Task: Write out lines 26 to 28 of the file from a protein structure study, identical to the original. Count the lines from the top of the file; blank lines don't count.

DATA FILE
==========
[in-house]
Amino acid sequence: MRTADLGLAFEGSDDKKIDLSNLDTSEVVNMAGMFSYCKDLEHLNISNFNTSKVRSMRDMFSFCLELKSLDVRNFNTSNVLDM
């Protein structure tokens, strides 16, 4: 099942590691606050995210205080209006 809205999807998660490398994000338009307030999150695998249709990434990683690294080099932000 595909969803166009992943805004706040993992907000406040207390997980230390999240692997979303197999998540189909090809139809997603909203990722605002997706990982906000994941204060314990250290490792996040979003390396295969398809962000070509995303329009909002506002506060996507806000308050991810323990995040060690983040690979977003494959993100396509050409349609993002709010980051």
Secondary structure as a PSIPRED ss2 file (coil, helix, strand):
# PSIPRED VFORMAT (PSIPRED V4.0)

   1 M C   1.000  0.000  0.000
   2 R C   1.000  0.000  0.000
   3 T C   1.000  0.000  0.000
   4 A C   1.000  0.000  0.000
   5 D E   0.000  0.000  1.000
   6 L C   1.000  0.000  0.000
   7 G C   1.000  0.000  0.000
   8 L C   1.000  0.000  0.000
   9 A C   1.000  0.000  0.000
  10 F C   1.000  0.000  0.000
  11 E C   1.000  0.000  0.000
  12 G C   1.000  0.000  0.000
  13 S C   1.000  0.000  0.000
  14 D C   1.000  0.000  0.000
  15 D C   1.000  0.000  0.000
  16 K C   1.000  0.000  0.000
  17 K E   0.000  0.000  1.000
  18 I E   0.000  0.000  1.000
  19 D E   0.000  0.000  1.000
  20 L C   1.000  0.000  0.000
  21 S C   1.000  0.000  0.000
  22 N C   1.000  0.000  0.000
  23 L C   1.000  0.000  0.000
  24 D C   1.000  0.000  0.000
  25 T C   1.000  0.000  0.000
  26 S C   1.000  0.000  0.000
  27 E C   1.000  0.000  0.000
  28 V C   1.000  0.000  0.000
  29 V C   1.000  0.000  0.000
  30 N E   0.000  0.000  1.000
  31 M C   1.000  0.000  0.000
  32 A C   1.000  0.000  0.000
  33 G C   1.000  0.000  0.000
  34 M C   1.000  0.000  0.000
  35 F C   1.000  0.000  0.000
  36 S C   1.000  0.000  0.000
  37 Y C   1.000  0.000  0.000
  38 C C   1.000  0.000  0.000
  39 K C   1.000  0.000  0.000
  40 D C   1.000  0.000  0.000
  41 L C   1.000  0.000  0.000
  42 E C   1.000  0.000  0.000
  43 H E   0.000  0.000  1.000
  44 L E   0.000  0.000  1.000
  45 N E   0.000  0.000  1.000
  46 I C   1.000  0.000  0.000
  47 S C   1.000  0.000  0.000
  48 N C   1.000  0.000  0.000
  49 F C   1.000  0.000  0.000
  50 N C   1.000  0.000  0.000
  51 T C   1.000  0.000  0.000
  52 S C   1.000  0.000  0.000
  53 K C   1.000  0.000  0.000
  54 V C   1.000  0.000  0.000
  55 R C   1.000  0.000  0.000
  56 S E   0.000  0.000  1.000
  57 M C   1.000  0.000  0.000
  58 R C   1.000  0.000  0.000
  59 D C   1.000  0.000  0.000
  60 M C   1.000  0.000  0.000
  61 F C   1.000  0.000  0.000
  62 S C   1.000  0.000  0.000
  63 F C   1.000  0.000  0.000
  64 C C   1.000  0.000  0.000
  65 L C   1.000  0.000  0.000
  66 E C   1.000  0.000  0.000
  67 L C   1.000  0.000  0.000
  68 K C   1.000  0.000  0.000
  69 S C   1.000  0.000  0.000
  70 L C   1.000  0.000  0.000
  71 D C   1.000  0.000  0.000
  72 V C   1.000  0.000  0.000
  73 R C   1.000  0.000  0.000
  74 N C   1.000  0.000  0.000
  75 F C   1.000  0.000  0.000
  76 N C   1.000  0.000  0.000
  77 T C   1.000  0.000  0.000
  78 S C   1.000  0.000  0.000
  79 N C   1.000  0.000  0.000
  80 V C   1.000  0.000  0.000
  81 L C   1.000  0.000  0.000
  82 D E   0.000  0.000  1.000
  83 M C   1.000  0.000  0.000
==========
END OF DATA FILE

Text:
  21 S C   1.000  0.000  0.000
  22 N C   1.000  0.000  0.000
  23 L C   1.000  0.000  0.000